The demand for social insurance: does culture matter?
Rafael Lalive (),
Andreas Steinhauer and
Josef Zweimüller ()
Authors registered in the RePEc Author Service: Beatrix Eugster
No 41, ECON - Working Papers from Department of Economics - University of Zurich
Can different social groups develop different demands for social insurance of risks to health and work? We study this issue across language groups in Switzerland. Language defines social groups and Swiss language groups are separated by a clear geographic border. Actual levels of social insurance are identical on either side of the within state segments of the language border. We can therefore study the role of culture in shaping the demand for social insurance. Specifically, we contrast at the language border actual voting decisions on country-wide changes to social insurance programs. Key results indicate substantially higher support for expansions of social insurance among residents of Latin-speaking (i.e. French, Italian, or Romansh) border municipalities compared to their German-speaking neighbors in adjacent municipalities. We consider three possible explanations for this finding: informal insurance, ideology, and the media. We find that informal insurance does not vary enough to explain stark differences in social insurance. However, differences in ideology and segmented media markets are potentially important explanatory factors.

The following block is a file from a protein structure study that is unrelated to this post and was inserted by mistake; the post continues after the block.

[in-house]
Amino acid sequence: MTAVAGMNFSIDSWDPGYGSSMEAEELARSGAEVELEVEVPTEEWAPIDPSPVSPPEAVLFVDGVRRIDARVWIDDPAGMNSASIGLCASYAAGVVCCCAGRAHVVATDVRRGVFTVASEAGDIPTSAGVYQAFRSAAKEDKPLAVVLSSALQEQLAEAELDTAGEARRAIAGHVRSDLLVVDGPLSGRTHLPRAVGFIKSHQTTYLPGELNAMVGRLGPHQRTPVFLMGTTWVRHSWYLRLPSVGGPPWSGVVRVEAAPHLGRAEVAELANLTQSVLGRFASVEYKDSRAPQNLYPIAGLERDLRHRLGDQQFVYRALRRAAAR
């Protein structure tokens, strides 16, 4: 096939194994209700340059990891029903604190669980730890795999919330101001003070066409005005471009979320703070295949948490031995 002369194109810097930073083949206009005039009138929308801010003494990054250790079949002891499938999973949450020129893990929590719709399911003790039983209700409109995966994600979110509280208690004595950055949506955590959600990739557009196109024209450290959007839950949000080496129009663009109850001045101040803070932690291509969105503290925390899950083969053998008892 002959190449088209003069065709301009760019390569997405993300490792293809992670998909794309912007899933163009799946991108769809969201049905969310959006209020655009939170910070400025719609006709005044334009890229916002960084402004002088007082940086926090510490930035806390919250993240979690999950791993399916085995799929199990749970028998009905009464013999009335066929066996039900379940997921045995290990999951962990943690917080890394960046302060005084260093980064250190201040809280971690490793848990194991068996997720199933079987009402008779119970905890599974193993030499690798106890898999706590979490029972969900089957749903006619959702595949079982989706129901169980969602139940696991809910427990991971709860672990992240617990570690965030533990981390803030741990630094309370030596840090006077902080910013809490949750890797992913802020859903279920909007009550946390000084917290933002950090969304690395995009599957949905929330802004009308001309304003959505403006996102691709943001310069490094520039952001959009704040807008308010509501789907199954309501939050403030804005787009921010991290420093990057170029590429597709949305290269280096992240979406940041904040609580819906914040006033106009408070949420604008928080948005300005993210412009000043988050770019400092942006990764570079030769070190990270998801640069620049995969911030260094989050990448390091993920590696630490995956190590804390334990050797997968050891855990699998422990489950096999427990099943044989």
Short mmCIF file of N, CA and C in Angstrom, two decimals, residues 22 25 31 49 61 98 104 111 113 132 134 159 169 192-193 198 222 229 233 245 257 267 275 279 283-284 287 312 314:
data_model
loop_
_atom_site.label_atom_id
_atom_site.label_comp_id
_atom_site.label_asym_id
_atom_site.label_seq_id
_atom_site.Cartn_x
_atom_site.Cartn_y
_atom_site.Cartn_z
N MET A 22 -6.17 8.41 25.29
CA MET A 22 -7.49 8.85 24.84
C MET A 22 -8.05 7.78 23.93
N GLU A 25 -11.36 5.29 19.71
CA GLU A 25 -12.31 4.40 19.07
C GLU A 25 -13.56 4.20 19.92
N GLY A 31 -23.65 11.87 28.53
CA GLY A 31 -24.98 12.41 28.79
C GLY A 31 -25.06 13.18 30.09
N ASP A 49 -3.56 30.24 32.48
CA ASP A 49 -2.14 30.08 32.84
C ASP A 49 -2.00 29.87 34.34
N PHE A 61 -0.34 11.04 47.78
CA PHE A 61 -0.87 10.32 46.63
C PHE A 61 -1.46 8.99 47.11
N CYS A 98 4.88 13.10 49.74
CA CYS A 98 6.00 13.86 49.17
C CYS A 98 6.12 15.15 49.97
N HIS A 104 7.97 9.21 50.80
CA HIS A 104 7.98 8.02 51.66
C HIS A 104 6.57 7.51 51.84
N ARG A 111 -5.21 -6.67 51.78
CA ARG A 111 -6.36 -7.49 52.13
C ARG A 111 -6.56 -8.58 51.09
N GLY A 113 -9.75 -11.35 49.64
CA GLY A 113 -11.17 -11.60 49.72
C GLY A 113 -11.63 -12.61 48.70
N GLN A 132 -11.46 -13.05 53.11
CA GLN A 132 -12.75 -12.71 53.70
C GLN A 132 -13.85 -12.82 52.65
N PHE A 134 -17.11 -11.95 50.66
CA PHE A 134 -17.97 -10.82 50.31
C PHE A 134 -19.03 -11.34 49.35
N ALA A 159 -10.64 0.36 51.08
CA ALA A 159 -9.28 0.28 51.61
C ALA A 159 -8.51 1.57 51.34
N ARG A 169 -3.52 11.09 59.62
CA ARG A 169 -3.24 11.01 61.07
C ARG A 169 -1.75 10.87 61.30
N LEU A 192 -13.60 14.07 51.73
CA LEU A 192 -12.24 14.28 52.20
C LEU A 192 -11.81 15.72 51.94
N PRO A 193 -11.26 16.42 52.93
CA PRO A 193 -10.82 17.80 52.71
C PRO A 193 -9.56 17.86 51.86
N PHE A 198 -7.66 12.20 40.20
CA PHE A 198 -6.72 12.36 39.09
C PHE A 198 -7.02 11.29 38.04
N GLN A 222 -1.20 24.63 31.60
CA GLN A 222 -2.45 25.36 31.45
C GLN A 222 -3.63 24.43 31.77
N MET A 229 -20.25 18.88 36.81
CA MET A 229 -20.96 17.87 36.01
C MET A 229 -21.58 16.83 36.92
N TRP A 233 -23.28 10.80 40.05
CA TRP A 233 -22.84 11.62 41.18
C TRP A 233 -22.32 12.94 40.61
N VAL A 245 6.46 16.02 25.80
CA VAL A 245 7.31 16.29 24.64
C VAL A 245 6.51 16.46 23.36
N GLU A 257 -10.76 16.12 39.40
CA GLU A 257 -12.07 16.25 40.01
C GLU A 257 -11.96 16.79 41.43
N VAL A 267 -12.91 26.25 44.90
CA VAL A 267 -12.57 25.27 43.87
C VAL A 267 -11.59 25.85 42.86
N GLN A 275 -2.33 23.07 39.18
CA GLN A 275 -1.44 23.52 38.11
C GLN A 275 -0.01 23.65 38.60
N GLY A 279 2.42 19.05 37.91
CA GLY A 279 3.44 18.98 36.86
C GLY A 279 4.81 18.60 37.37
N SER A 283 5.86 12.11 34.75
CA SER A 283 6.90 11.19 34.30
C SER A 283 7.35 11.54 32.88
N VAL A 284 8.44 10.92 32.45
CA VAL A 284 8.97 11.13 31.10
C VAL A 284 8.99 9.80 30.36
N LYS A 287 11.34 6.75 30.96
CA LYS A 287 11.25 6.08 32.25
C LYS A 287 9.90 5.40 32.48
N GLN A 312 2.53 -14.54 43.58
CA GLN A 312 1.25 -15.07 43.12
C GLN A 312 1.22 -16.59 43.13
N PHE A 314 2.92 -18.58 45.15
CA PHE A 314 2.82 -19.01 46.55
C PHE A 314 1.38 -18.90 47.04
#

Keywords: Culture; language; preferences for social insurance; spatial regression discontinuity (search for similar items in EconPapers)
JEL-codes: J21 J64 Z10 (search for similar items in EconPapers)
New Economics Papers: this item is included in nep-ias and nep-soc
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Journal Article: The Demand for Social Insurance: Does Culture Matter? (2011)
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Persistent link: https://EconPapers.repec.org/RePEc:zur:econwp:041
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